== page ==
• display—sets how/if an element is displayed
• text-align—aligns the text in an element
• margin—define the space around elements
• padding—define the space between the element border and the element content
• color—defines the color o f an element, be it text, border or other
• font—defines the font of the text…usually supply the specific font as well as the root font and serif family
• width—sets the width of an element…usually div’s
• height—defines the height of something…usually div’s
• font-size—defines the font size…usually using the ‘em’ unit
• list-style—sets the type of the list-item marker (the bullet points)
• position—defines the pos ition of an element…like a picture or a div or whatnot
• line-height—sets the distance between lines of text…’em’ units work best
• letter-spacing—sets the distance between characters…’em’ works best
• text-transform—defines any special characteristics of the text…so you can make everything uppercase or small caps or whatnot
• background-color—sets the background color of an element
• a:visited—a pseudo class for hyperlinks that defines the appearance of visited links
• a:hover—a pseudo class for hyperlinks that defines the appearance of links when hovered over by a mouse

I feel very confident with using basic attributes like –color, -image, and –position—mainly to do with the fact that I have used programs dealing with visual elements like Photoshop and Illustrator, however, a nything dealing with text is still relatively foreign to me…I think it has to do with my inexperience with manipulating text…I am getting better at using text manipulating attributes however.
I would just like to say that W3C Schools is the BEST PLACE EVER to learn anything about anything web…from definitions to tutorials on how to do different tasks to basic walkthroughs and even learn how to get a certification in any web authoring language recognized by the W3C. This is where I got all of the information pertaining to the attributes and where I have been learning code. I constantly have a tab in my browser devoted to W3C Schools in the event I have a web-related question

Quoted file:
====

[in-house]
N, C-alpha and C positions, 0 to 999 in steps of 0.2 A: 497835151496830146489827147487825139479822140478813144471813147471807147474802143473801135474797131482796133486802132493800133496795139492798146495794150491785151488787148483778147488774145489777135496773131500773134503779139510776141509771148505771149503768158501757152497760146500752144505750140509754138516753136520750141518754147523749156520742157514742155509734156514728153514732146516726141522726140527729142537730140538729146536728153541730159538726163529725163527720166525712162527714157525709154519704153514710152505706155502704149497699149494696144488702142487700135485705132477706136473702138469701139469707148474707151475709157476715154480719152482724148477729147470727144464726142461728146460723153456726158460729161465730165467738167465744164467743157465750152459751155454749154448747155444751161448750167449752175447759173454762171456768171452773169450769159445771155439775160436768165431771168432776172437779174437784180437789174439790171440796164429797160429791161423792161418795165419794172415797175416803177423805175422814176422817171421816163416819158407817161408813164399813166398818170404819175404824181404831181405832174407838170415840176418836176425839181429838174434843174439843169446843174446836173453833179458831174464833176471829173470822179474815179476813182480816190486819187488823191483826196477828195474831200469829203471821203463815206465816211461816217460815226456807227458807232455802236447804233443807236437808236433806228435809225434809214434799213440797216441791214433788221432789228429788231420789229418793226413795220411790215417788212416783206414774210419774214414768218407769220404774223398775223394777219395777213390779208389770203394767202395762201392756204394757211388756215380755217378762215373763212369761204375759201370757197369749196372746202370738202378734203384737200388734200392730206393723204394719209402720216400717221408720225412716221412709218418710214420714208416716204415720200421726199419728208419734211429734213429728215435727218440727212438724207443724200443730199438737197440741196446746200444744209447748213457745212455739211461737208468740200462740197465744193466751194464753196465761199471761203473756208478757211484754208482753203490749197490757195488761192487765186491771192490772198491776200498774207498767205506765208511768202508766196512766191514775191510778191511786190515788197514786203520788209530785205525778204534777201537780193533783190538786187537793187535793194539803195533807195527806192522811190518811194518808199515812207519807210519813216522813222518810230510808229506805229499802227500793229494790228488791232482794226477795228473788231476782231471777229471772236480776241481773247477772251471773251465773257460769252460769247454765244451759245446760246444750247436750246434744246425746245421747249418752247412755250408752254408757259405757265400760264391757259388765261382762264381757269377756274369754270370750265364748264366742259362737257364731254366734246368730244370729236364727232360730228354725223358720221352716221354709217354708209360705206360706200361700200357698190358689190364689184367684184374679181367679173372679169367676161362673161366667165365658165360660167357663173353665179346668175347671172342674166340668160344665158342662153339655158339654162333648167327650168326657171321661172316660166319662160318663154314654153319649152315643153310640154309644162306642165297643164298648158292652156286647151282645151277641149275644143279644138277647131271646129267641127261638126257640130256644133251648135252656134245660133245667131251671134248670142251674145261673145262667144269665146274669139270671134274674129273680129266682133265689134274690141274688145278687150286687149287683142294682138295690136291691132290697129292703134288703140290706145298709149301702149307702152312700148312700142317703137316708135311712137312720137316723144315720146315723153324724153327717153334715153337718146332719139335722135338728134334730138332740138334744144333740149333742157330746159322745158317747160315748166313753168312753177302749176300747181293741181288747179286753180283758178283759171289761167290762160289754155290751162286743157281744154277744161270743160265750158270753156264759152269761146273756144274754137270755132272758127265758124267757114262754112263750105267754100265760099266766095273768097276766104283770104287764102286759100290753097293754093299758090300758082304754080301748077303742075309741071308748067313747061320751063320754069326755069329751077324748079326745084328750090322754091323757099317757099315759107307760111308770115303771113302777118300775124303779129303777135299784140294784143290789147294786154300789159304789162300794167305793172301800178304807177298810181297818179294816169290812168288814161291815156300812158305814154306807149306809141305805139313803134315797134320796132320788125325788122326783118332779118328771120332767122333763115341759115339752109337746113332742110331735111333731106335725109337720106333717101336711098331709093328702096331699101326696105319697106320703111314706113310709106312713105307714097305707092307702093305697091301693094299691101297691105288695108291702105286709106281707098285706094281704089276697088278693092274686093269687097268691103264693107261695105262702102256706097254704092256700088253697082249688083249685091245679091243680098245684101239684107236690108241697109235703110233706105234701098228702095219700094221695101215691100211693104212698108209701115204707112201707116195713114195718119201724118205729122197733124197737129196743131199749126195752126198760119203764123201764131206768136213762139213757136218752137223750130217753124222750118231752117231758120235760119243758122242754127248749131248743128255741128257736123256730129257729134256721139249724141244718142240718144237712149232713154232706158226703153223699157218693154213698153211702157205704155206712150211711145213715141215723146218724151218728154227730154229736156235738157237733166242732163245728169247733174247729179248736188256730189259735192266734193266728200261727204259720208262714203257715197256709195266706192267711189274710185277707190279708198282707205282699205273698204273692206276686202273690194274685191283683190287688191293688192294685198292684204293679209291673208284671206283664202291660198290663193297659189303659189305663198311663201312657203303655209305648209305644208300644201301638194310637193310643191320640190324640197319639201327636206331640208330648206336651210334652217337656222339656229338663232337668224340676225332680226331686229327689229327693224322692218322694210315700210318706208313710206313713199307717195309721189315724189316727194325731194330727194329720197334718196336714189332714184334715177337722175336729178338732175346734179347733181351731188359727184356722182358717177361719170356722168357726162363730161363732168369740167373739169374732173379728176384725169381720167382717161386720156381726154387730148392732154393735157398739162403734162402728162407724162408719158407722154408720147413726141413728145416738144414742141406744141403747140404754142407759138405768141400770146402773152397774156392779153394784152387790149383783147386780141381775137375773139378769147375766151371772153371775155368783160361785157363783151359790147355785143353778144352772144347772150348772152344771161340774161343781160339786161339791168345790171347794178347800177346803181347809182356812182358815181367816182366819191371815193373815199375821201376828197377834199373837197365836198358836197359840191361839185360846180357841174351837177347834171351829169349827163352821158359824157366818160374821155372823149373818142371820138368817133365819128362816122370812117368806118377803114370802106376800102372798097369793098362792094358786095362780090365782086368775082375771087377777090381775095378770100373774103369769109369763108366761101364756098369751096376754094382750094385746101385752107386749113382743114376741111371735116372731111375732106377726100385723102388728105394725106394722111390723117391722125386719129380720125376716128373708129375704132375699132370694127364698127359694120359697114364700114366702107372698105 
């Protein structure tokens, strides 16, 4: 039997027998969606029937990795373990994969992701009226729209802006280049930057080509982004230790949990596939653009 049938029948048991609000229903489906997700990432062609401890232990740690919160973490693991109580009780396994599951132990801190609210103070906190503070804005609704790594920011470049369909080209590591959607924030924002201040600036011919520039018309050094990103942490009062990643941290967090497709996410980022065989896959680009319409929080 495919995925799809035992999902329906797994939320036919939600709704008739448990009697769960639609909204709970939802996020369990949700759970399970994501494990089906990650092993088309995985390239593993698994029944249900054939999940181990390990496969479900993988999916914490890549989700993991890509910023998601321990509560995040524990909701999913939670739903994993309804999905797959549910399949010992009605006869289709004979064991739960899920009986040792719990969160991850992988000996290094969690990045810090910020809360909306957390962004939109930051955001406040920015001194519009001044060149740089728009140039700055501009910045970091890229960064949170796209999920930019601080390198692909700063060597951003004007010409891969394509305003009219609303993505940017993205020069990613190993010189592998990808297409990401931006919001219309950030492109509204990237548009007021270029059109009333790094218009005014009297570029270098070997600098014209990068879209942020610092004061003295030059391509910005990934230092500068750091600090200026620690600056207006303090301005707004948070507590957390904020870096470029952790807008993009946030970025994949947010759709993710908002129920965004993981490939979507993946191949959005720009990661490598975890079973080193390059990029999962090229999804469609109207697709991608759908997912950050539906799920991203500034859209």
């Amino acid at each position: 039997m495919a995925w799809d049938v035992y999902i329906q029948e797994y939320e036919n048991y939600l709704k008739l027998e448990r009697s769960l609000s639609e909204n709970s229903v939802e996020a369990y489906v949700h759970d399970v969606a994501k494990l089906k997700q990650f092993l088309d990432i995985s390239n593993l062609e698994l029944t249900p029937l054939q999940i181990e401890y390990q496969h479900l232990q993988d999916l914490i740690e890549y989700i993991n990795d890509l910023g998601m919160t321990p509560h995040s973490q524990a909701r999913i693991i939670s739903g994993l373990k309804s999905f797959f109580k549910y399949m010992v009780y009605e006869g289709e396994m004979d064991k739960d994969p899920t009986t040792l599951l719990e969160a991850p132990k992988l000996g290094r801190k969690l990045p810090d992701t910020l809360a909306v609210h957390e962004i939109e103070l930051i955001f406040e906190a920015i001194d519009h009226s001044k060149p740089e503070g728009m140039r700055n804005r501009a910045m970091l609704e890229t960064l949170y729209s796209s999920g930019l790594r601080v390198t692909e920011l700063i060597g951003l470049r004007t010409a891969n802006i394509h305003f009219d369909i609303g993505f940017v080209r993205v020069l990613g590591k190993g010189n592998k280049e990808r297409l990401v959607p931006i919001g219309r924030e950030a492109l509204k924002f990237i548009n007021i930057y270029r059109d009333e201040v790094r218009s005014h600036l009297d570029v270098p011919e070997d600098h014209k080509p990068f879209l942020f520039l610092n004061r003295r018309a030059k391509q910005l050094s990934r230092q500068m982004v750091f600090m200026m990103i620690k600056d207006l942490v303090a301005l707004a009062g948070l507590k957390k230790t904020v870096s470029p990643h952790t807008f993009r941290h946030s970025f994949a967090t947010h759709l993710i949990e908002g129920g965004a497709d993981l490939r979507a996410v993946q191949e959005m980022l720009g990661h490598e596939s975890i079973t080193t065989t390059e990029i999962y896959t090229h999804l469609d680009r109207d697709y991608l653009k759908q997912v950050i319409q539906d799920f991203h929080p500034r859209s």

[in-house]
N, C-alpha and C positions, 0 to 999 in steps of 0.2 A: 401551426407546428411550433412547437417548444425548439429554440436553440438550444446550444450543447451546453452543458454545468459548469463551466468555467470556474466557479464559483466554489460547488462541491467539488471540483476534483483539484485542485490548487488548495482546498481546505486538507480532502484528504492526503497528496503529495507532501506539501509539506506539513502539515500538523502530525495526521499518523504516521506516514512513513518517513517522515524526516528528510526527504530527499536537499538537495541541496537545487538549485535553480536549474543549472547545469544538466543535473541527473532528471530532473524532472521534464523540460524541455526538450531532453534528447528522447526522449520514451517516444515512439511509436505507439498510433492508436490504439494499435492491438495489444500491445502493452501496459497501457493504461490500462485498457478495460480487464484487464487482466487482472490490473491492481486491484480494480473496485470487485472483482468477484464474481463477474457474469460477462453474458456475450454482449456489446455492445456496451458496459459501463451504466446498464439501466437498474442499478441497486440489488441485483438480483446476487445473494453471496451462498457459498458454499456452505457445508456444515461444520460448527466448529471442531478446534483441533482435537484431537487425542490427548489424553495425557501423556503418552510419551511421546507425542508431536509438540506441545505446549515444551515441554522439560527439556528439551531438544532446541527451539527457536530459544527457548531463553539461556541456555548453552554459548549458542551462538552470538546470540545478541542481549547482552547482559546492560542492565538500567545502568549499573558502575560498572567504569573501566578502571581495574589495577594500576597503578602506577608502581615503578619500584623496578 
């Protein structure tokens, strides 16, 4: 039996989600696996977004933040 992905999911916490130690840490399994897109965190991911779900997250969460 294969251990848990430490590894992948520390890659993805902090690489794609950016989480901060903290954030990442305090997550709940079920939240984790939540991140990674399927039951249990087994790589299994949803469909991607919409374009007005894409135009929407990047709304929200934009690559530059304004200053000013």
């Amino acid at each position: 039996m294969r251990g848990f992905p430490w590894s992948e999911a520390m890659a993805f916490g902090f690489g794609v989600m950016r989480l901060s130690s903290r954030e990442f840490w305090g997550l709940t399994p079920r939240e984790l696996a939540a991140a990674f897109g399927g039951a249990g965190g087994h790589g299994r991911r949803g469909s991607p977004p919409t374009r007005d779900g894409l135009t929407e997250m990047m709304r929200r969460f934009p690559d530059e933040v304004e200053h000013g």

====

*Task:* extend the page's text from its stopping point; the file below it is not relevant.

So in short, TIME needs a major overhaul on their site, Jeffery Zeldman is a web authoring GOD and I have a long way to go before I can do anything close to what I have seen in this project.

• Very cluttered…every attribute has an identifier…makes it a pain if one was ever to go back in and edit it
• Lines and lines and lines of code
• Most images are actually in the CSS…especially for the RSS feeds and background images
• All the attribute id’s are individual…rather than consolidating them
• Color tags
• Text font families
• Margin/padding
• Links have their own id’s and colors and most have attributes for diff a:hover
• Images: default
• There’s a lot of information on how the page looks and how things are formatted

• clean and organized
• There are small explainer tags that describe the function of different things
• He seems to have designed the CSS with future editors and the common viewer in mind
• The images are also in CSS, but the tags are different…rather than have the tag as background-image, he consolidates all of the bkgd attributes into one tag…
• Color tags
• Text font families
• Margin/padding
• Links have their own id’s and colors and most have attributes for diff a:hover
• Images: url(local image path)
• There’s a lot of information on how the page looks and how things are formatted
• This version looks a lot cleaner and simpler to navigate
• Plus there are little explainers throughout the doc letting you know where you are

So there's my paper...and I'll get around to posting more progress later...when I actually have things to talk about...